Just days after occupying Gazprom’s Prirazlomnaya oil platform in the Pechora Sea, Greenpeace International is again taking peaceful action to stop the company from putting the final touches on its platform to begin Arctic oil drilling.
Greenpeace International Executive Director Kumi Naidoo and six other Greenpeace activists headed toward the platform early this morning in two high-speed boats to intercept the Anna Akhmatova passenger vessel as it prepared to drop off the workforce to the Prirazlomnaya. Two hours later, another two boats with seven more activists arrived on scene. There are now 14 activists in place from 10 different countries.
The activists have attached themselves to the anchor chain of the Anna Akhmatova and chained their boat to it, preventing the ship from lifting anchor and sailing to the platform to complete the work that will allow them to begin drilling in this fragile region.
The Prirazlomnaya has requested help from the Russian Coast Guard, who are on the scene, but have not yet intervened.
Preventing an environmental disaster
Speaking from the action, Naidoo said:
“Two days ago we scaled this oil platform to draw the world’s attention to this environmental crime, before it becomes an environmental disaster zone. Today we’re taking peaceful action in the heart of Arctic destruction to stop this platform from wrecking these pristine waters. Nearly two million people have already joined our campaign to protect this unique region and we will do all we can to keep it off-limits to reckless oil companies looking to profit from its exploitation.”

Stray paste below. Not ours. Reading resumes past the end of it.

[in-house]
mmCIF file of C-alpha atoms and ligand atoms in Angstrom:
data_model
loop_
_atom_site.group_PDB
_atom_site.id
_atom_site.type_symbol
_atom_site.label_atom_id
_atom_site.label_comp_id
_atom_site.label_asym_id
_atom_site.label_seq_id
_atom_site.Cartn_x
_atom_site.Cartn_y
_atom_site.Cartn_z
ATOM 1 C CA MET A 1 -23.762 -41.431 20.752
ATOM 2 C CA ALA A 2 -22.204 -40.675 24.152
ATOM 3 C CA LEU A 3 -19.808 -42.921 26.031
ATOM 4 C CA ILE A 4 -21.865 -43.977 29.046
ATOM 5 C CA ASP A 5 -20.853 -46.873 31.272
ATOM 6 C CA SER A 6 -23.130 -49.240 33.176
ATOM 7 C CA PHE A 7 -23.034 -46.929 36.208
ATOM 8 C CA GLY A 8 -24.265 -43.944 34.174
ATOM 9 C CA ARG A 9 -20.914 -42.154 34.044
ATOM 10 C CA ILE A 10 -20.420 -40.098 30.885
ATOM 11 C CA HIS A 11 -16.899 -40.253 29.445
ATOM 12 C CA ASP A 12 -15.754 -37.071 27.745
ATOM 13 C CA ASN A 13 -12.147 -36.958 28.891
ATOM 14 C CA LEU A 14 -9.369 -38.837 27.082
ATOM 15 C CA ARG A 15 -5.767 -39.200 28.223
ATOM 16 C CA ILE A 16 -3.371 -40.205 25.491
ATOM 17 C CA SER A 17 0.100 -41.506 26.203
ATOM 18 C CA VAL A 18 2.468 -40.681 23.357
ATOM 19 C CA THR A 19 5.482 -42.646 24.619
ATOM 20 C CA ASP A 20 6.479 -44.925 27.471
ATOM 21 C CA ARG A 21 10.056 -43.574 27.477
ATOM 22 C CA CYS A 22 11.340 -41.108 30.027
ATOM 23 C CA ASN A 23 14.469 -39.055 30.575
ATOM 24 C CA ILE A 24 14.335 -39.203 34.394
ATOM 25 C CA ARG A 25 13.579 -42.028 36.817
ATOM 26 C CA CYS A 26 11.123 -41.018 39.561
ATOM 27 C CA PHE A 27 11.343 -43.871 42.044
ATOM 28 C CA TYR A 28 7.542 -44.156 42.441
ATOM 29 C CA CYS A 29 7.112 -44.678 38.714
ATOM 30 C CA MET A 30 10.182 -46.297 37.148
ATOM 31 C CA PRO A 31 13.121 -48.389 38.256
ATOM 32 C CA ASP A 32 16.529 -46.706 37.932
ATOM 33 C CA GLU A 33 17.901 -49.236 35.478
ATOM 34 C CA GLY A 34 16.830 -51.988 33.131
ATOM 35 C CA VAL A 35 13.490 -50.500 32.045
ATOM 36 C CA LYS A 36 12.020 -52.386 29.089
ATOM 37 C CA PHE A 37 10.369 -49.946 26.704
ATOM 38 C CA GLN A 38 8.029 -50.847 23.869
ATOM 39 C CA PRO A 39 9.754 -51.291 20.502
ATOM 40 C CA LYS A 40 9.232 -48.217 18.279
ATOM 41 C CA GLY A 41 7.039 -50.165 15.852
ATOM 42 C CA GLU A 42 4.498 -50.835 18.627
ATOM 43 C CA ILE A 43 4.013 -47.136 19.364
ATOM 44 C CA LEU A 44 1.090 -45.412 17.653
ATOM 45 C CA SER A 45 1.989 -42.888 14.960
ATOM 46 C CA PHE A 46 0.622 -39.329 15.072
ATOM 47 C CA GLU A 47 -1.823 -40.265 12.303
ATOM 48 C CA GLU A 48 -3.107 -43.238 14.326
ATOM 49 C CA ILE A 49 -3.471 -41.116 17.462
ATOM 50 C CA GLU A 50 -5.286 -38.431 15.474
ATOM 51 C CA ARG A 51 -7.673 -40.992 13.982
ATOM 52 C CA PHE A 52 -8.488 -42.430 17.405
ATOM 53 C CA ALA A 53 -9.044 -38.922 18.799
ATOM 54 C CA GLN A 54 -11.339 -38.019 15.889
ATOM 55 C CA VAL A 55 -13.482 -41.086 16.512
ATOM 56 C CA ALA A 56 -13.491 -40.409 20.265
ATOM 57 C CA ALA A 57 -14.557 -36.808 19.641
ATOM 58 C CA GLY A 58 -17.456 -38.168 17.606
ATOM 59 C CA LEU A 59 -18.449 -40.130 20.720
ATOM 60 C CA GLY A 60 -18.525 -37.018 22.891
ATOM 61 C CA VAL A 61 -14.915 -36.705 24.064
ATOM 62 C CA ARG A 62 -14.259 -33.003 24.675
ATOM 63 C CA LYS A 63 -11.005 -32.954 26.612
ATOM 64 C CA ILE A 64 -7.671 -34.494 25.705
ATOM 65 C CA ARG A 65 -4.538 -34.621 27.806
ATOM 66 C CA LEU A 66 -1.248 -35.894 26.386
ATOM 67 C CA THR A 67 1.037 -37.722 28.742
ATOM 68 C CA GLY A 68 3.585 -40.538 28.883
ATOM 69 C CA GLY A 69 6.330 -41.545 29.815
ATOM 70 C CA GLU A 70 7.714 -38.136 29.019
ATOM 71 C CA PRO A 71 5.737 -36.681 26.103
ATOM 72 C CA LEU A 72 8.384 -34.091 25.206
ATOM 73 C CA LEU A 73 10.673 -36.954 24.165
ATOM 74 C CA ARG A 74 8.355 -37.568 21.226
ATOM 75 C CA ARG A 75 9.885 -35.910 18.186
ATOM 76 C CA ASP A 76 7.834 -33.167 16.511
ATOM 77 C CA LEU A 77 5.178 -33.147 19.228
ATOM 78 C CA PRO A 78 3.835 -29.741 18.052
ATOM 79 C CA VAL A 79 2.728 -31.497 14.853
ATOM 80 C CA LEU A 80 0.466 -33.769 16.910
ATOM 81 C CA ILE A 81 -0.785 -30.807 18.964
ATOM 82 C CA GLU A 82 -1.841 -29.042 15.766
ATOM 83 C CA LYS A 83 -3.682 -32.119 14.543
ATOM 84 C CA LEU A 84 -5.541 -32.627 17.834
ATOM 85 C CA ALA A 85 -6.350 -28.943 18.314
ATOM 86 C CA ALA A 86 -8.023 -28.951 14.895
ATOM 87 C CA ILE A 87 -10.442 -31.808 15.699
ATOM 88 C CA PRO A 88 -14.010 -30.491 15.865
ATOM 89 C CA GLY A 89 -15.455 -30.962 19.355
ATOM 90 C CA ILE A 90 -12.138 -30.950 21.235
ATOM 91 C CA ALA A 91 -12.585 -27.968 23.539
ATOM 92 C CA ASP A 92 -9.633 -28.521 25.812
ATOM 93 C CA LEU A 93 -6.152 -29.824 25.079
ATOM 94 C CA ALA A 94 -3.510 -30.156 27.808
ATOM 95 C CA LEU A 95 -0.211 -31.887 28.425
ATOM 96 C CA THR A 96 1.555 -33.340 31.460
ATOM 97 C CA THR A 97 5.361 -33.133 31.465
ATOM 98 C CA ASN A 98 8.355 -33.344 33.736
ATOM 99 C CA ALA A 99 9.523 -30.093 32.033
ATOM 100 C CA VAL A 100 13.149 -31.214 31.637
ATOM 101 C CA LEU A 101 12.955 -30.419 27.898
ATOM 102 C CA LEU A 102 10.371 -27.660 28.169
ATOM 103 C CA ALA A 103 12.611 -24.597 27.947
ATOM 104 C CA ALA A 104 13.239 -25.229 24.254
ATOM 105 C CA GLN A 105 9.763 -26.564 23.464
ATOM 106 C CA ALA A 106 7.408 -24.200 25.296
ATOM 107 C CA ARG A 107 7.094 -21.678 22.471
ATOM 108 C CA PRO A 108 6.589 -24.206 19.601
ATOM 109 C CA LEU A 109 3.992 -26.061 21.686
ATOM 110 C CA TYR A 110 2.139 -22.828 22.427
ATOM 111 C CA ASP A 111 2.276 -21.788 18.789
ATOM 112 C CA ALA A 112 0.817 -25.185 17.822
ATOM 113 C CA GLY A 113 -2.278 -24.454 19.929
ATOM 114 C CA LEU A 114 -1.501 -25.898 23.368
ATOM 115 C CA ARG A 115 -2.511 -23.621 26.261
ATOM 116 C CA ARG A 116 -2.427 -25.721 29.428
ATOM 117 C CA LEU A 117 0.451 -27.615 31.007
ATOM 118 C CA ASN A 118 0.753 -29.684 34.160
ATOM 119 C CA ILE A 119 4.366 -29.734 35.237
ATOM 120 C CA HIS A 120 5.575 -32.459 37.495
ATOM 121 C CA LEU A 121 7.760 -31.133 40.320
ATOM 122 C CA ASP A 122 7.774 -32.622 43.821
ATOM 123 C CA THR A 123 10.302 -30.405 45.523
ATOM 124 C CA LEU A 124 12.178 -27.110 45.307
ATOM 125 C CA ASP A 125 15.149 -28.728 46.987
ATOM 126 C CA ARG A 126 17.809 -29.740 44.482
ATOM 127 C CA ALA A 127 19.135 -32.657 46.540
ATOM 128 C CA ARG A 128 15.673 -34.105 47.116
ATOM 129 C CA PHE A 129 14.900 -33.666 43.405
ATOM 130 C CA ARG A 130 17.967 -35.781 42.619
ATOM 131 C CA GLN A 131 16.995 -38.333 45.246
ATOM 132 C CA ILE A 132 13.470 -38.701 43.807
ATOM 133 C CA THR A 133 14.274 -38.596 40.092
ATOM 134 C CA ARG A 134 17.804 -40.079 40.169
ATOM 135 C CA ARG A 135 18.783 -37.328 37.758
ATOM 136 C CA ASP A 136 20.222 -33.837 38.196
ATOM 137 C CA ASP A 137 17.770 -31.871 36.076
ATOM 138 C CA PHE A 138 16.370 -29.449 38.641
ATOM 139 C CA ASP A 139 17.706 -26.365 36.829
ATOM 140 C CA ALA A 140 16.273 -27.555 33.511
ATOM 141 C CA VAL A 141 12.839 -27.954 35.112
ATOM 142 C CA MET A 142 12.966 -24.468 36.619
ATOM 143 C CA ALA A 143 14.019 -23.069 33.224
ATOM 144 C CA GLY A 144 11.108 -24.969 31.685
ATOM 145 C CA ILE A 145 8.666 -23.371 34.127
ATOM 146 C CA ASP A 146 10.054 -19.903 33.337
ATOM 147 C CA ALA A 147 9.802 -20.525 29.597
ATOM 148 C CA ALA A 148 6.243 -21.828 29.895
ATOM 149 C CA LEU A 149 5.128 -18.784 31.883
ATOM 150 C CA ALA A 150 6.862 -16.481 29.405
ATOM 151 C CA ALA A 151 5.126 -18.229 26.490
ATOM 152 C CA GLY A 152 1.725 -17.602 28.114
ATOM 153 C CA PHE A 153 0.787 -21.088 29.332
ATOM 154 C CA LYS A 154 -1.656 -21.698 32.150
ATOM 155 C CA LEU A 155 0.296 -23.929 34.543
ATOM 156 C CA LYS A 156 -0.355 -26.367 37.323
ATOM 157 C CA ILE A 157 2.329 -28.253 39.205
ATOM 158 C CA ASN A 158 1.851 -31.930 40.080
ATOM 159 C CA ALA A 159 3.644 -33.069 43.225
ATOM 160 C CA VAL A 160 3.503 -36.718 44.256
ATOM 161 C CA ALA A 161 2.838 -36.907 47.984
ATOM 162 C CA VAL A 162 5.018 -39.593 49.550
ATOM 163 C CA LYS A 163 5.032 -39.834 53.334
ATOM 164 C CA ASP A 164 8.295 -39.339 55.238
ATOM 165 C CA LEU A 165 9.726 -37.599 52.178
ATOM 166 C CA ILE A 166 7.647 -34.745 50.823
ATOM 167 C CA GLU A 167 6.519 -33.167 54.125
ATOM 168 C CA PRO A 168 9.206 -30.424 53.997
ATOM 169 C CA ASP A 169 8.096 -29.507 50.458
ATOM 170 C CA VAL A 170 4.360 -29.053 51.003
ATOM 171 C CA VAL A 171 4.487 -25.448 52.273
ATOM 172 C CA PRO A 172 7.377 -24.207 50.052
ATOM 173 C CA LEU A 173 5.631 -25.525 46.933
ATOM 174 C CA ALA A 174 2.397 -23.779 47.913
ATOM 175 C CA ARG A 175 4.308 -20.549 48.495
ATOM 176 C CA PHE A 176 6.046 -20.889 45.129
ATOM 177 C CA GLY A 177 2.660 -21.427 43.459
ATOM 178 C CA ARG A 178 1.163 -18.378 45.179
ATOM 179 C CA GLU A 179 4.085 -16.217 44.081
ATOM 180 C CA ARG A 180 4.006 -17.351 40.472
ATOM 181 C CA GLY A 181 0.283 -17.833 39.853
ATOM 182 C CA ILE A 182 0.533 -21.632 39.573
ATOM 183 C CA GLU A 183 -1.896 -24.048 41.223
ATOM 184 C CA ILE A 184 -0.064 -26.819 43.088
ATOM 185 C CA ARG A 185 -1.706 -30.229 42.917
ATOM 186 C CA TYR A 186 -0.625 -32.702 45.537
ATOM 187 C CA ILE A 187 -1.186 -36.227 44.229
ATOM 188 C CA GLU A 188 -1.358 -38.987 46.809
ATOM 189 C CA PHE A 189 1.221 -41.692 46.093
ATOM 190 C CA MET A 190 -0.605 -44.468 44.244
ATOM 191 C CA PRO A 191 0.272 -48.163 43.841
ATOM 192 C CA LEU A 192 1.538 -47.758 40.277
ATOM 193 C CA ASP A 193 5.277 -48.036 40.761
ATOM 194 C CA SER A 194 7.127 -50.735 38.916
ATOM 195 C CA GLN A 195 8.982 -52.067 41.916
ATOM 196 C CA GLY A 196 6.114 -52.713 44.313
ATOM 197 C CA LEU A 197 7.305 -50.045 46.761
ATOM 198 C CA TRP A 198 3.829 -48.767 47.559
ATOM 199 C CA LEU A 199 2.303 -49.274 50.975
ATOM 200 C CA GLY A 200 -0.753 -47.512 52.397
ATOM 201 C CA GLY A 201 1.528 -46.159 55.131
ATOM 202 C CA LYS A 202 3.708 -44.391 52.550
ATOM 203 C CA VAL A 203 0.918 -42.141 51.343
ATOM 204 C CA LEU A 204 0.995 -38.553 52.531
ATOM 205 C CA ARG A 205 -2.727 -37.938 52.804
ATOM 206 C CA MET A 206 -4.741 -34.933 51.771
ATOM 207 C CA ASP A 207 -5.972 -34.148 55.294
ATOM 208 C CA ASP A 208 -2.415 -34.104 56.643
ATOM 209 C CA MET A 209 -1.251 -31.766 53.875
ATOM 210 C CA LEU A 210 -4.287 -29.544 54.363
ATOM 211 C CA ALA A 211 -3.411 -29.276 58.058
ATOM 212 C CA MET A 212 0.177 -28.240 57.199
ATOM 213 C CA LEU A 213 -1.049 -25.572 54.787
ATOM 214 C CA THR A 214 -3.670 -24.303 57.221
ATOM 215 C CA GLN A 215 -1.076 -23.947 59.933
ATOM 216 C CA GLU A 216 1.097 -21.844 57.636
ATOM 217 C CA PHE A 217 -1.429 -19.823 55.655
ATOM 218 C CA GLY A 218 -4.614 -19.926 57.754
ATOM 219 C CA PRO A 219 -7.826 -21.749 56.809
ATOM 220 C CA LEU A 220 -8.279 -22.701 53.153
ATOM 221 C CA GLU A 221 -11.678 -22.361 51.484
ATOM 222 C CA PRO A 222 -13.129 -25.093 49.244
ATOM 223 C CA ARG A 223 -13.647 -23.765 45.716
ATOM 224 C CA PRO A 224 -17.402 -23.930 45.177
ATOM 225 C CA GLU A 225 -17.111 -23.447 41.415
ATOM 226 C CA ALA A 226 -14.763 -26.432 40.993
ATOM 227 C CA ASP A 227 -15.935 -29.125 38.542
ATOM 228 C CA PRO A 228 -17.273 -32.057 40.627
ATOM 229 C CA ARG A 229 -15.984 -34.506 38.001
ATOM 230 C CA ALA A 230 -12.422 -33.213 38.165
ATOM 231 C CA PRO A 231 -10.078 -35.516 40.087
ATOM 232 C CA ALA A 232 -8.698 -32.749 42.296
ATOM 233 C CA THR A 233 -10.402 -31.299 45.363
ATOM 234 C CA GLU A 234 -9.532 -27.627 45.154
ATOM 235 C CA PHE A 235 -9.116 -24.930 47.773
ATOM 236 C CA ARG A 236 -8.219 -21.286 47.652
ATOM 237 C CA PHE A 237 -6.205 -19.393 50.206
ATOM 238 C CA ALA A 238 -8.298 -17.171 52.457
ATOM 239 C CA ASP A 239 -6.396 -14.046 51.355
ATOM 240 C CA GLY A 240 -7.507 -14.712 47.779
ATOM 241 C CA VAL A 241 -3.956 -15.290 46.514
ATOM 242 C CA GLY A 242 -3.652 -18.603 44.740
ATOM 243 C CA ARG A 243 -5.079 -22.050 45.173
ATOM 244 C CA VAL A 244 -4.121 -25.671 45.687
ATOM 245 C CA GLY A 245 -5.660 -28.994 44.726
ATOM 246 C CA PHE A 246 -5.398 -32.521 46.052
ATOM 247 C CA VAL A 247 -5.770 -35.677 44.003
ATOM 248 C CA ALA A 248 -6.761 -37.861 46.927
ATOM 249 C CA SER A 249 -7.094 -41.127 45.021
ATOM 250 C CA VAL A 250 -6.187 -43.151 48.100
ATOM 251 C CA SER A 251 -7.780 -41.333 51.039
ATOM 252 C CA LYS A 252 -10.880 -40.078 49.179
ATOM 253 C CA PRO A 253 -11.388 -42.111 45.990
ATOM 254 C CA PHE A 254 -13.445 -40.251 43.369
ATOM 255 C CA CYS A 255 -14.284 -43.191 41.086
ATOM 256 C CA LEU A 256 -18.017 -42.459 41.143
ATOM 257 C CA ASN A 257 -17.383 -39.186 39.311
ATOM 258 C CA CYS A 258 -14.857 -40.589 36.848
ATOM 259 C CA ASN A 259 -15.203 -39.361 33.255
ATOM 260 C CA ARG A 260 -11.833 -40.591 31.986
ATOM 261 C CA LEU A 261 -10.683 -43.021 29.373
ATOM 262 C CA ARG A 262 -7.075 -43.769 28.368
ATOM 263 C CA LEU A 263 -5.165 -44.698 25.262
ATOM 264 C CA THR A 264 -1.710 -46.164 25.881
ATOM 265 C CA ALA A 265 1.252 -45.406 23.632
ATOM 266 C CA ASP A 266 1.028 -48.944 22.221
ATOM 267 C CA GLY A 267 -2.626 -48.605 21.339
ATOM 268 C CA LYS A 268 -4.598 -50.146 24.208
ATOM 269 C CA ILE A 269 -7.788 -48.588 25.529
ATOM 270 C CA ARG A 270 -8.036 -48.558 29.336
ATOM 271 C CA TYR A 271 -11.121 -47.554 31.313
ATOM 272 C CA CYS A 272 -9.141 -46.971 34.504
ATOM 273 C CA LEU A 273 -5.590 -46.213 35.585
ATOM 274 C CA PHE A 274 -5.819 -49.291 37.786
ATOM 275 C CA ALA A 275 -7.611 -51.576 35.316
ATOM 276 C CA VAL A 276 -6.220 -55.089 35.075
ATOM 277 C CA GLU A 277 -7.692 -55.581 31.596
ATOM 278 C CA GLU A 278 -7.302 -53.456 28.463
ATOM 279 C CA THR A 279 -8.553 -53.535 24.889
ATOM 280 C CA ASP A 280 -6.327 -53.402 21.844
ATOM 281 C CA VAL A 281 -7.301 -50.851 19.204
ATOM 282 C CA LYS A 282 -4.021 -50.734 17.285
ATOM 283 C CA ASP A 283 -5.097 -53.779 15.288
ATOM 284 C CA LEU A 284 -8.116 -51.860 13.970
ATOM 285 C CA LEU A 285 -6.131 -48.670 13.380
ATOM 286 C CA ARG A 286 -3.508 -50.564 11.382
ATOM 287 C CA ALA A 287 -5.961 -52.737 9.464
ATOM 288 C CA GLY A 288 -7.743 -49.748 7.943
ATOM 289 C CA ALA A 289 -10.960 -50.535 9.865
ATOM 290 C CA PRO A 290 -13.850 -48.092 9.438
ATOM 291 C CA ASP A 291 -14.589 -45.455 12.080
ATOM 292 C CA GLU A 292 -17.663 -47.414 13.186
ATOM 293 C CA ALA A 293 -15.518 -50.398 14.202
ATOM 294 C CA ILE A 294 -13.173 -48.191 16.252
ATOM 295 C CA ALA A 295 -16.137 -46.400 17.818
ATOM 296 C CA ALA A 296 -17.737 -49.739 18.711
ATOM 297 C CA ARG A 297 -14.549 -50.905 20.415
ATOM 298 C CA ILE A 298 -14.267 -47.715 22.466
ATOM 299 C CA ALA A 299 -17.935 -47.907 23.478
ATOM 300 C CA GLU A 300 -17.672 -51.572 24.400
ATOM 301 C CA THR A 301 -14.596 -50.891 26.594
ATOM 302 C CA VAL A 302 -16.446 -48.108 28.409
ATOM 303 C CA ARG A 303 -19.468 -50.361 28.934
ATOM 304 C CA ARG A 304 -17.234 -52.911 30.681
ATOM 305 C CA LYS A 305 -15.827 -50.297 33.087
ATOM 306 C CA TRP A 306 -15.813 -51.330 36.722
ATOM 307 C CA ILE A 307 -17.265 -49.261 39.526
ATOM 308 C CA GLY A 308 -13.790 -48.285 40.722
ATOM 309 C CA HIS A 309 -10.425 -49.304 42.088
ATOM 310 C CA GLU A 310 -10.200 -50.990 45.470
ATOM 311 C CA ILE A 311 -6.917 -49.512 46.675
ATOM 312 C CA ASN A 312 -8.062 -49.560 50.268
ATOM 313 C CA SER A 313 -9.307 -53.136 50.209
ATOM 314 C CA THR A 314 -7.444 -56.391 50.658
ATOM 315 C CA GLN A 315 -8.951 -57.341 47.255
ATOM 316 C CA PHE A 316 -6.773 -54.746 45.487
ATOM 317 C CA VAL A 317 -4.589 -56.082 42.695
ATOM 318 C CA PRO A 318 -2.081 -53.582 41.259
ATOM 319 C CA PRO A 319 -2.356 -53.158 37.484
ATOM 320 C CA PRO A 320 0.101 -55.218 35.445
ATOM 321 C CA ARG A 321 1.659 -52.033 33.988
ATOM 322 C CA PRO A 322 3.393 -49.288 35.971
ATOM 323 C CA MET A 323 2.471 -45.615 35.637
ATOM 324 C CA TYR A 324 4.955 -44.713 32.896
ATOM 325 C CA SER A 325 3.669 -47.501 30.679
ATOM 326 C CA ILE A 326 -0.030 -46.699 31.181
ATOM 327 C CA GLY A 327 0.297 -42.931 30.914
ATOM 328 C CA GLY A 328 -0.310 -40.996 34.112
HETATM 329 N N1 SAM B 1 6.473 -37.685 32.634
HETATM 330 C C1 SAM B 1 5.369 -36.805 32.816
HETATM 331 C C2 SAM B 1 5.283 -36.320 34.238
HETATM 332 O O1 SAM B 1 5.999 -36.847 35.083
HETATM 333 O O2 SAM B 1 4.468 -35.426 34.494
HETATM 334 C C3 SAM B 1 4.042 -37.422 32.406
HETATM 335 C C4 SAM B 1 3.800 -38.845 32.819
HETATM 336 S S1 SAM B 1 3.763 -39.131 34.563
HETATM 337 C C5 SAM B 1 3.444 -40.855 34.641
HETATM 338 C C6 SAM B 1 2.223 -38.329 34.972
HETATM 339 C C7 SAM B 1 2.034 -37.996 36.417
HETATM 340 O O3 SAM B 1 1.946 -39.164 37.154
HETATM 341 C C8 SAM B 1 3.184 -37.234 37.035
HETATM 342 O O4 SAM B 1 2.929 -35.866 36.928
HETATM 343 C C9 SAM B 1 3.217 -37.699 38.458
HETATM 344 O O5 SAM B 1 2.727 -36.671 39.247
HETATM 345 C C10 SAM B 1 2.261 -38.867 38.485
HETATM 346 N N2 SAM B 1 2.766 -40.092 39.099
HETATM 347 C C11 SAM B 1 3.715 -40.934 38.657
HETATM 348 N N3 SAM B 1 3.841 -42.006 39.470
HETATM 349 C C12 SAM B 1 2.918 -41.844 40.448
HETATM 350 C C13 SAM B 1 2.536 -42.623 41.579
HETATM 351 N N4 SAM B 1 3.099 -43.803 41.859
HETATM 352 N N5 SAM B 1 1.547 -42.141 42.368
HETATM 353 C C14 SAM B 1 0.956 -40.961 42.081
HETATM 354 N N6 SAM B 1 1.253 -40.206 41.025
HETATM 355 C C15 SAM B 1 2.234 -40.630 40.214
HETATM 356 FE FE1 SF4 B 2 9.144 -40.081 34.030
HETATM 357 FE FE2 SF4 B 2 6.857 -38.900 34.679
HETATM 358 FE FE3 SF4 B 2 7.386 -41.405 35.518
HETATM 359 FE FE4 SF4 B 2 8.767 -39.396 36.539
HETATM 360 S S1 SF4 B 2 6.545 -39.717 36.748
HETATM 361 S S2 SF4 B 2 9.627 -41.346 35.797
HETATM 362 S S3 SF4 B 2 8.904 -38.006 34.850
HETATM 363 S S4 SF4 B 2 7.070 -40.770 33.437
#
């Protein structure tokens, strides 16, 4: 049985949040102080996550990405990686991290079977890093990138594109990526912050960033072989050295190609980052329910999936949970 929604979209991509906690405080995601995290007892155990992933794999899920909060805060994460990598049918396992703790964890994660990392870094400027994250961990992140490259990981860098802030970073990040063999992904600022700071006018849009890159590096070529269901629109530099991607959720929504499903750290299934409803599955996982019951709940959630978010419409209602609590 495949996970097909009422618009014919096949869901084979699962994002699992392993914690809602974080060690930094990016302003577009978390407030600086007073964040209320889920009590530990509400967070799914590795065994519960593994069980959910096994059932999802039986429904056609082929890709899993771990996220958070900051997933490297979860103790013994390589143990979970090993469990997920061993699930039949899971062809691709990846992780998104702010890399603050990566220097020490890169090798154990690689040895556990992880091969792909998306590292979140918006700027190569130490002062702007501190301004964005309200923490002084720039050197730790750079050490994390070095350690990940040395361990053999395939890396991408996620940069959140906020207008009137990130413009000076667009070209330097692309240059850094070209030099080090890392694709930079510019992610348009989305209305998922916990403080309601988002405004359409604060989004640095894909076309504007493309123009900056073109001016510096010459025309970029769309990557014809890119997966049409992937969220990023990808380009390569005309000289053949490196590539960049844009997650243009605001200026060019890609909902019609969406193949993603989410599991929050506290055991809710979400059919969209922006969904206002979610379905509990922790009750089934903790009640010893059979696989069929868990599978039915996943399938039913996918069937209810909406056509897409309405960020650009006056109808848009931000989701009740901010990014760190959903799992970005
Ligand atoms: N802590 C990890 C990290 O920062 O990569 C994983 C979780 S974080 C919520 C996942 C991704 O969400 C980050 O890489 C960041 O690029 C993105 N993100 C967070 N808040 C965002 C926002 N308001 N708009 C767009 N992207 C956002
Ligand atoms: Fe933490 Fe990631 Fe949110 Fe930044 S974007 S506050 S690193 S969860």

The Prirazlomnaya is the first permanent oil platform in the offshore Arctic and marks the creeping industrialization of this fragile area. The construction phase on the platform is nearly complete, and Gazprom is anxious to begin drilling and become the first oil company to commercially produce oil from the offshore Arctic.
Despite extreme operating conditions, Gazprom has only released a summary of its oil spill response plan to the public. Yet even this document shows that the company would be completely unprepared to deal with an accident in the Far North, and would rely on substandard clean-up methods — such as shovels and buckets — that simply do not work in icy conditions.
By Stefanie Spear. Source: EcoWatch